Tag Archives: Family Memories

Hermit Dam

8 Jul

My Take

DiVoran Lites


Our family, Ivan, Dora, DiVoran, andDavid moved to Westcliffe after Dad came home from WWII. We lived in the Wet Mountain Valley with the Sangre de Cristo Range to the west of us.




This is part of the 9.6-mile road to Hermit Dam. Nowadays it is considered one of the most dangerous roads in America and one of the ten highest in Colorado. The road becomes a trail before you get to the lake, so you must get out of your four-wheeled vehicle and walk. No horses are allowed on the road or on the trail. I have a bit of news about that. Tell you later.


Hermit Lake


Dad became involved withthe local men who hunted and fished in the mountains. He enjoyedhelpingstock the lake with Rainbow, Brown, Cutthroat, and Brook trout from a small private airplane. He also took tourists on tours up into the mountains, on horseback.

By the time he was eight, David was a better horseman than I, so he would ride Dixie, a skittish paint, and I’d ride Derby a more gentle soul. One time going back down, we got ahead of the parents and came to a fork in the trail. In that spot we were on flat ground, so we decided to gallop. David and Dixie went first and as always, Derby and I followed their hard pace. Then the trail forked and Dixie took the left side. Fully expecting my horse to follow I leaned left. This was one time, however,that my horse sense failed me. Derby served to the right and I flew off, thus receiving my first flying lesson. Thank the Lord I was not hurt. The parents were still lollygagging behind and never knew a thing about our shenanigans.

Another time I went swimming in a freezing cold alpine lake made by a beaver dam. When I got out I couldn’t stop shivering, but everybody thought I was pretty brave, so it was worth it.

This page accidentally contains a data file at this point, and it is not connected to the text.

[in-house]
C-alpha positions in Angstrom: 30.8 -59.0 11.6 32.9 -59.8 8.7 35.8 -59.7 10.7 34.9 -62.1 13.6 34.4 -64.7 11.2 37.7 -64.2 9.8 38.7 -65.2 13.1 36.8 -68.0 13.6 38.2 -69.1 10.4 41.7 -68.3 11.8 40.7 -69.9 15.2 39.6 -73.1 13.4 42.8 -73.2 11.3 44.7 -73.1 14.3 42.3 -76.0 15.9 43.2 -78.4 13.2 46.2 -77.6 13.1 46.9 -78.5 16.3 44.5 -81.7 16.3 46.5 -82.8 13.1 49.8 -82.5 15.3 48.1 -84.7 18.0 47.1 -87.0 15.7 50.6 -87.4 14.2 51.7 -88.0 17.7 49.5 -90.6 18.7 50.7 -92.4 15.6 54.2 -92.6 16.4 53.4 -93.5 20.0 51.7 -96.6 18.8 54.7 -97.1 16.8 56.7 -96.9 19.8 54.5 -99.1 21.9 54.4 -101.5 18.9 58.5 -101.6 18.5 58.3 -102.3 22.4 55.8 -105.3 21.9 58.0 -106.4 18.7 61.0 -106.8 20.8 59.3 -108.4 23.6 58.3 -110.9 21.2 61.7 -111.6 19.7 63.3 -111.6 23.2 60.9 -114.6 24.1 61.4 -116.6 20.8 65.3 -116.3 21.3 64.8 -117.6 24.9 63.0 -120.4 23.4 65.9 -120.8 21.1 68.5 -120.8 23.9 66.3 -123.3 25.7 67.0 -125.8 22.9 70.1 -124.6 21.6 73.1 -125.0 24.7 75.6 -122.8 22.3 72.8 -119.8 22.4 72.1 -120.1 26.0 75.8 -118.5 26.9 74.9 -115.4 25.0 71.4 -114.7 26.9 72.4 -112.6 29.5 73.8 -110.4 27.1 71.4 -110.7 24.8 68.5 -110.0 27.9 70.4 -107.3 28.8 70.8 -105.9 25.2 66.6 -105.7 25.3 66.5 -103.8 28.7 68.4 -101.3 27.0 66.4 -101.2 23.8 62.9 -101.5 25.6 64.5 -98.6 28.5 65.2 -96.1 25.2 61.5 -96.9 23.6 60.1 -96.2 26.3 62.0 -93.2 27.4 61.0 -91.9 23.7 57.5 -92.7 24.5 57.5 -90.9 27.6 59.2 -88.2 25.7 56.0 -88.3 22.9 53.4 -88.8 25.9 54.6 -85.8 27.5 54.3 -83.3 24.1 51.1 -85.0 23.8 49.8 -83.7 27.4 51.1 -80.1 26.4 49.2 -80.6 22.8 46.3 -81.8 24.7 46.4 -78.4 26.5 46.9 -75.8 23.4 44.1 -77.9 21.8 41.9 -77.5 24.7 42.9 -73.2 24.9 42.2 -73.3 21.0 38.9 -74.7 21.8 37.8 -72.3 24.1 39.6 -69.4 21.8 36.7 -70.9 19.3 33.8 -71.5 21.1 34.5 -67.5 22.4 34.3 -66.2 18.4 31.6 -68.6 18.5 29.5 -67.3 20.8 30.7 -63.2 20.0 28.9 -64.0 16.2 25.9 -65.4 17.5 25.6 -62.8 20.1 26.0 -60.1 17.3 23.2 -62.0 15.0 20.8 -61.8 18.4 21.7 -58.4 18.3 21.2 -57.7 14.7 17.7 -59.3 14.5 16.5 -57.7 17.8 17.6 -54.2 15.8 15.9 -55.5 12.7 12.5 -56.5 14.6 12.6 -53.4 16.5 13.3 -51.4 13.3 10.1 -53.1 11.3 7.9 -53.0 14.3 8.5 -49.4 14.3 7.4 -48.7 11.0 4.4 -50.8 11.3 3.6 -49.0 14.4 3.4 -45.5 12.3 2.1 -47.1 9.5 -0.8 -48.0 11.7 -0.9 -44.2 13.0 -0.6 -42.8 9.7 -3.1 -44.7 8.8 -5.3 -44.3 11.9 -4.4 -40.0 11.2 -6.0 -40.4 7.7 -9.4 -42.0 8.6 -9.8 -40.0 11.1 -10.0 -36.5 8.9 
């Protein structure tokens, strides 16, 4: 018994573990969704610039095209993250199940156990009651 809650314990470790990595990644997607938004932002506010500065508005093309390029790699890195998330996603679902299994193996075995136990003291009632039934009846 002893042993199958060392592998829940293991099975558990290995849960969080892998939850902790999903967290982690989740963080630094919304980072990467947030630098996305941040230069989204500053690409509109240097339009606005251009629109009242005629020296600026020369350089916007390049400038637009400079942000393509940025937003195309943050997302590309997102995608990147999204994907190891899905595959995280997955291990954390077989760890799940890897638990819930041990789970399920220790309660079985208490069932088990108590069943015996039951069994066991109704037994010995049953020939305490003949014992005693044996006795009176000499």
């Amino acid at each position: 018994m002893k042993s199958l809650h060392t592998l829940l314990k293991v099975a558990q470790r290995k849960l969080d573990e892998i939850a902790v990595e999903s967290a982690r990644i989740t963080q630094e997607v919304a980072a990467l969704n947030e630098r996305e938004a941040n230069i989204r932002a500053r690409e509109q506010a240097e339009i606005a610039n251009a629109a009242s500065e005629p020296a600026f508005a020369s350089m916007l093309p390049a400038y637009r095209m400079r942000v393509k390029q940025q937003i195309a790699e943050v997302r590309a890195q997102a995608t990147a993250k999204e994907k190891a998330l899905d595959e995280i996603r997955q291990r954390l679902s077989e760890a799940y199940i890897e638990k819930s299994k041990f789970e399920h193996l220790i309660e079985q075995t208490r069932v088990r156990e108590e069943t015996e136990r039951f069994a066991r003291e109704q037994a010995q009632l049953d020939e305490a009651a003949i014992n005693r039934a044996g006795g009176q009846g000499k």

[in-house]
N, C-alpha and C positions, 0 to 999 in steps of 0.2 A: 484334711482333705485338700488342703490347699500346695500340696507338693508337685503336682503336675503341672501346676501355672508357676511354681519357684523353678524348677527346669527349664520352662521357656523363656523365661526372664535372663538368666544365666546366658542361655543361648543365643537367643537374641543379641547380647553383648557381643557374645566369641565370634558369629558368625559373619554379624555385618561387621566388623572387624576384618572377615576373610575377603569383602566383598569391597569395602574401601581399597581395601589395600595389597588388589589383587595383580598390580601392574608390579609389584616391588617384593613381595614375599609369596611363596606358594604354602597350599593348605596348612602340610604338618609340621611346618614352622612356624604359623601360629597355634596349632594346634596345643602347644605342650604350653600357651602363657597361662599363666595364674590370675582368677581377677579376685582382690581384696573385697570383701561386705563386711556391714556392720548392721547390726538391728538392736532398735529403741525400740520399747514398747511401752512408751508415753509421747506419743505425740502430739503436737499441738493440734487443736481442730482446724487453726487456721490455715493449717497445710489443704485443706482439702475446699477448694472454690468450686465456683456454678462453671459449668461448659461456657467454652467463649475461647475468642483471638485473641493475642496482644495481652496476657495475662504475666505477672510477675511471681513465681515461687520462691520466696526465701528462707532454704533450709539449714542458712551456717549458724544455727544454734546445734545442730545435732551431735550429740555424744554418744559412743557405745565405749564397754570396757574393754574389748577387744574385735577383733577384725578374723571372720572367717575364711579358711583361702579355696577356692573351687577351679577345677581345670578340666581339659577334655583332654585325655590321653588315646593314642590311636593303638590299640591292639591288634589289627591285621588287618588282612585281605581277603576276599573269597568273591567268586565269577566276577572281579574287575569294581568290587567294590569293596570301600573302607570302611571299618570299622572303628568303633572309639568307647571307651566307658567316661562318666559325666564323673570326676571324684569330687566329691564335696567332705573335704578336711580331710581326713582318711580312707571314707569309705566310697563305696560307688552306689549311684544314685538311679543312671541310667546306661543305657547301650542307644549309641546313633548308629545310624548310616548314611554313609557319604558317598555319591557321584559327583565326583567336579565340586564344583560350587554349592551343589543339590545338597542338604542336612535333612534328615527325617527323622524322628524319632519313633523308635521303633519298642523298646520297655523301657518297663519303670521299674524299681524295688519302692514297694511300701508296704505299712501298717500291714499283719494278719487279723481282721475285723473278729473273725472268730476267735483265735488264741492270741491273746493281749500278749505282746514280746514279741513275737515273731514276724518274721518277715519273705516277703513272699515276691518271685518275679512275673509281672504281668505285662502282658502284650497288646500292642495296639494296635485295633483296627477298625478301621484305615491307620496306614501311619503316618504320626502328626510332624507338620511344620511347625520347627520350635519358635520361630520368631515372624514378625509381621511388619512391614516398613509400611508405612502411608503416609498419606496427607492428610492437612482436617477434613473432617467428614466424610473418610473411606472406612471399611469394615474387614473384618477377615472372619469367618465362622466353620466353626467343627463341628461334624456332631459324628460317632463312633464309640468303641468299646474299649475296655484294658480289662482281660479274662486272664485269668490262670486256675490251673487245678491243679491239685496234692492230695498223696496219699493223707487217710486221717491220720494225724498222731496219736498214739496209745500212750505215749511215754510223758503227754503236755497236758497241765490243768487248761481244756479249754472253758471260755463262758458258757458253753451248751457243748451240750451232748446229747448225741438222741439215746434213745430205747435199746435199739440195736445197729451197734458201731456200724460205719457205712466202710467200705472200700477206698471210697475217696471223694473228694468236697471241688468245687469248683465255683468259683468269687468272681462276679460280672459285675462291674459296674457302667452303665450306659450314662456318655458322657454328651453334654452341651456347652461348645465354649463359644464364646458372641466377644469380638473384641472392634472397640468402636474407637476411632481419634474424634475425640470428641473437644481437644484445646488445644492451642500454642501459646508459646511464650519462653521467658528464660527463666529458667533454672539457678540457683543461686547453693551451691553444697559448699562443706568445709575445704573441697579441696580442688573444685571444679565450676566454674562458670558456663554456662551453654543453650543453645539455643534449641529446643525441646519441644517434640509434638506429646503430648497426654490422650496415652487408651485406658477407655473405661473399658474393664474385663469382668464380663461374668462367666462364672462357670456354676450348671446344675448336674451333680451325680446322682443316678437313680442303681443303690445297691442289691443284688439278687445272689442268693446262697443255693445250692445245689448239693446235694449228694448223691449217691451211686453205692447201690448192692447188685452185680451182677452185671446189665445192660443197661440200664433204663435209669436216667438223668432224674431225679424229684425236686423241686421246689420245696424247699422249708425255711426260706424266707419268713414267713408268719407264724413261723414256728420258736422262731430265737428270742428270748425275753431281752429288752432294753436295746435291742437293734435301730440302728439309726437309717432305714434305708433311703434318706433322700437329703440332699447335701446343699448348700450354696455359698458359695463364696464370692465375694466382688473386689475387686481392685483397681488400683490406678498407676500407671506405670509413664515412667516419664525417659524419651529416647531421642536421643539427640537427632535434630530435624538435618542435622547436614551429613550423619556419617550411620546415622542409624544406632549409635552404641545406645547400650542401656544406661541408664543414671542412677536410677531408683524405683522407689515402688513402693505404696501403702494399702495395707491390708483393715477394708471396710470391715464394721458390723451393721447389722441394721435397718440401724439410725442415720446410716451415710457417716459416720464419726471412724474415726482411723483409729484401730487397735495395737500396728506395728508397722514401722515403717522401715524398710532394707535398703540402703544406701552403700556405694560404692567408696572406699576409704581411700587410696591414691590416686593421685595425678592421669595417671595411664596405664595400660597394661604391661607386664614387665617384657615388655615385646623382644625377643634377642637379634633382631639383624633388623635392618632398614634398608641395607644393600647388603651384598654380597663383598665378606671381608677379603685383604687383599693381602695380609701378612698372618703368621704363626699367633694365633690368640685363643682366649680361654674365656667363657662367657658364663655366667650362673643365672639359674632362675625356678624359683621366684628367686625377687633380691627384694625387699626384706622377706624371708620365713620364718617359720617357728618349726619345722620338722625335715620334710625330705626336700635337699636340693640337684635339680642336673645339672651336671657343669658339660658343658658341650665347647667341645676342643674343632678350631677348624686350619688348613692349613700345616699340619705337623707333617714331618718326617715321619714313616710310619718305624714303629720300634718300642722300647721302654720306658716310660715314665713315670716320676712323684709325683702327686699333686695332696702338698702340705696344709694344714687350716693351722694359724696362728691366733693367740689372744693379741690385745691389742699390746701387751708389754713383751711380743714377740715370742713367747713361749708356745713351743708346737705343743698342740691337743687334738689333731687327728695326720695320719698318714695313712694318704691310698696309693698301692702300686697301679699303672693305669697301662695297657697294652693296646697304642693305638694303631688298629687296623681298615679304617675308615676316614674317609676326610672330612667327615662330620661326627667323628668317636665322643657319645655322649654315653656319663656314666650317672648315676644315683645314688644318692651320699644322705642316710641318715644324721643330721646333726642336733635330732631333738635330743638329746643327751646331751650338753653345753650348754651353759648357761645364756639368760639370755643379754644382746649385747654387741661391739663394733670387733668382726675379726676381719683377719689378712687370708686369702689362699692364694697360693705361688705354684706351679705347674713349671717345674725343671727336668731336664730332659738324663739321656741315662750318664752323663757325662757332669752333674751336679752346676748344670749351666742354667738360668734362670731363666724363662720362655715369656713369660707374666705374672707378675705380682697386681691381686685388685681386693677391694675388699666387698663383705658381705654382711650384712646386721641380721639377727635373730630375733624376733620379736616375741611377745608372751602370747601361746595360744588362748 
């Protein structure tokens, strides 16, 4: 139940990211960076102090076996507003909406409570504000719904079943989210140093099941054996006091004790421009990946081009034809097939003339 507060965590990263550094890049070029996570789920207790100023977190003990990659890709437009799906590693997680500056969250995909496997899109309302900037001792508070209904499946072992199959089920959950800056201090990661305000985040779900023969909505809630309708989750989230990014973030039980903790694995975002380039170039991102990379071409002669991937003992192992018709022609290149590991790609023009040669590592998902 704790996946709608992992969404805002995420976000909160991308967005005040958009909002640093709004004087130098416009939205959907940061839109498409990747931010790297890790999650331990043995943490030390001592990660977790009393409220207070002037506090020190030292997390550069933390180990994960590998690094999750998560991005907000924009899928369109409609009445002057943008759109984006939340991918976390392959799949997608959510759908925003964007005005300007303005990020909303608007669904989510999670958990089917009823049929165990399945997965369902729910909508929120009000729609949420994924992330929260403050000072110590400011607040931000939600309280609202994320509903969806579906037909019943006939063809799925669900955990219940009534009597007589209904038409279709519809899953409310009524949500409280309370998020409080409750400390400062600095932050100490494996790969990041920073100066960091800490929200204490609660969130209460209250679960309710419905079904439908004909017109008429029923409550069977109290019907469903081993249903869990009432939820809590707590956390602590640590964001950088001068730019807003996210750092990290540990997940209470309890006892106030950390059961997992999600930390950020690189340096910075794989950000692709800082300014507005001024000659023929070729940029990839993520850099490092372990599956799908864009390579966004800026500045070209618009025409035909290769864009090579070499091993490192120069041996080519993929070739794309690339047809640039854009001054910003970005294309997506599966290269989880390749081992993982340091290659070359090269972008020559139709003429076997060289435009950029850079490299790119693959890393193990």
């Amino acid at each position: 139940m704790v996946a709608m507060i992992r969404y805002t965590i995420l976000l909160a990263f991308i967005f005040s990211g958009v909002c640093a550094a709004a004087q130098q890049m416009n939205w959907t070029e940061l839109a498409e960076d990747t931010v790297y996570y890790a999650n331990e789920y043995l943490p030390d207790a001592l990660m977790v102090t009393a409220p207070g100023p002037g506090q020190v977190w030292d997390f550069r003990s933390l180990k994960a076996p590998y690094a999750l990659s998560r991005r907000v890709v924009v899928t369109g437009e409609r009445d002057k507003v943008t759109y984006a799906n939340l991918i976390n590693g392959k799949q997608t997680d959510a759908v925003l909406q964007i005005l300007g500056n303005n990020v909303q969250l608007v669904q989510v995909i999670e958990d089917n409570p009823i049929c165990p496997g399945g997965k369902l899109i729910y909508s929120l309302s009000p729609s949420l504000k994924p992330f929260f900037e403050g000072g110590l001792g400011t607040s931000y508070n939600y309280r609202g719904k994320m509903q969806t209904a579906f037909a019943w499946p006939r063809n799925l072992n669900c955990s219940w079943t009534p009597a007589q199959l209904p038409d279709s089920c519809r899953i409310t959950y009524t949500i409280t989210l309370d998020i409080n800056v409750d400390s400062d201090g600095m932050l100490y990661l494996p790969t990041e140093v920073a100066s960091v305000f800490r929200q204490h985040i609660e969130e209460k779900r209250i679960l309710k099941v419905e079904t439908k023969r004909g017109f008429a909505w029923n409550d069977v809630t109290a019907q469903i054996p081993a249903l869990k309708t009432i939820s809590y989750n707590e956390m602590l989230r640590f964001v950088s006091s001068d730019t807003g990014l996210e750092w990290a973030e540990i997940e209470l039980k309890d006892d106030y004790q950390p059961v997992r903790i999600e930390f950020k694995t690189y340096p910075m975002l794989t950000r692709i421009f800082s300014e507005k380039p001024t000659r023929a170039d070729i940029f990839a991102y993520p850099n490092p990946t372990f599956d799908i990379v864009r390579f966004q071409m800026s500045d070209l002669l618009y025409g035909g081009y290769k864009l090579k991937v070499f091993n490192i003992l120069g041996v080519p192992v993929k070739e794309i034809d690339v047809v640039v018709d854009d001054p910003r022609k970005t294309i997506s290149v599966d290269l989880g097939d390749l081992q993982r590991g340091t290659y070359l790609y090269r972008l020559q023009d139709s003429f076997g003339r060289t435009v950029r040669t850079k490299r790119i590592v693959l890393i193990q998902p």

One fine spring day we were in the mountains and mother made a camping stew. We always kidded her that she put everything in the pot including cans of sardines and peaches. This particular day, she found dandelions growing and stripped them of their leaves to cook apart from the stew. She had been a campfire girl and knew a lot about camping and nature. She would never pull a wildflower out by the roots because then they wouldn’t be able to grow again. As we sat down to eat, giant snowflakes fell, but it was only one of those spring storms and uskids enjoyed catching the cold flakes on our tongues.

When I grew up, I married Bill and we had two children. Bill got laid off from work at the Cape and we took a six-week camping trip out west with our children.

We went to Westcliffe so the kids could see the schools I’d gone to, and where I had lived with my family. While we were there, I urged Bill to go on up to Hermit Lake so they could all see where good times with my family took place. We didn’t know it required a four-wheelvehicle. I will let Bill tell you rest:


“This was the roughest road (if you could call it a road) I had ever traveled in any kind of vehicle.  Here we were in a 1958 Ford station wagon (adjusted for sea level operations), pulling a pop-up camper up that one-lane road to an altitude of almost 12,000 feet.  Once we started up that road, we had to keep going.  At some points,we were moving no faster thana slow walk, having to steer around large boulders.

“I was getting worried that we would not be able to find a place to turn aroundwhen after two hours we came to the end of the nine miles of road. Luckily there was a flat space just large enough that we could turn around. Since it was getting dark we decided to set up the camper and spend the night there. Even though it was summertime, at that altitude the night was cold. The next morning we cooked breakfast, packed up the camper and got ready to head back to Westcliffe.  Well,guess what?  The car wouldn’t start!

It seems we had developed tiny cracks in the spark plugwires.  Now, with the air at this high altitude being so thin, the spark was jumping from the spark plugwires to the block, and not to the plugs. I removed the wire from each plug, cleaned and dried it, wrapped electrical tape around it, and reinstalled it. That coupled with the rising afternoon temperature, seemed to do the trick. With the car running, we now embarked on our two-hour adventure back down the mountain to Westcliffe.  WOW– What a trip!  I sure don’t want to ever have to make a trip like that again.

As I remember it, the reason we didn’t walk on up to the lake that morning was that the clouds were covering the mountain below us and we could barely see the road to get down, so we wouldn’t have been able to see the lake which was higher than where we camped.”


Thanks, Bill, not only for writing your take on itbut for getting us out of every jam we’ve been in for most of our lives. I thank God for you.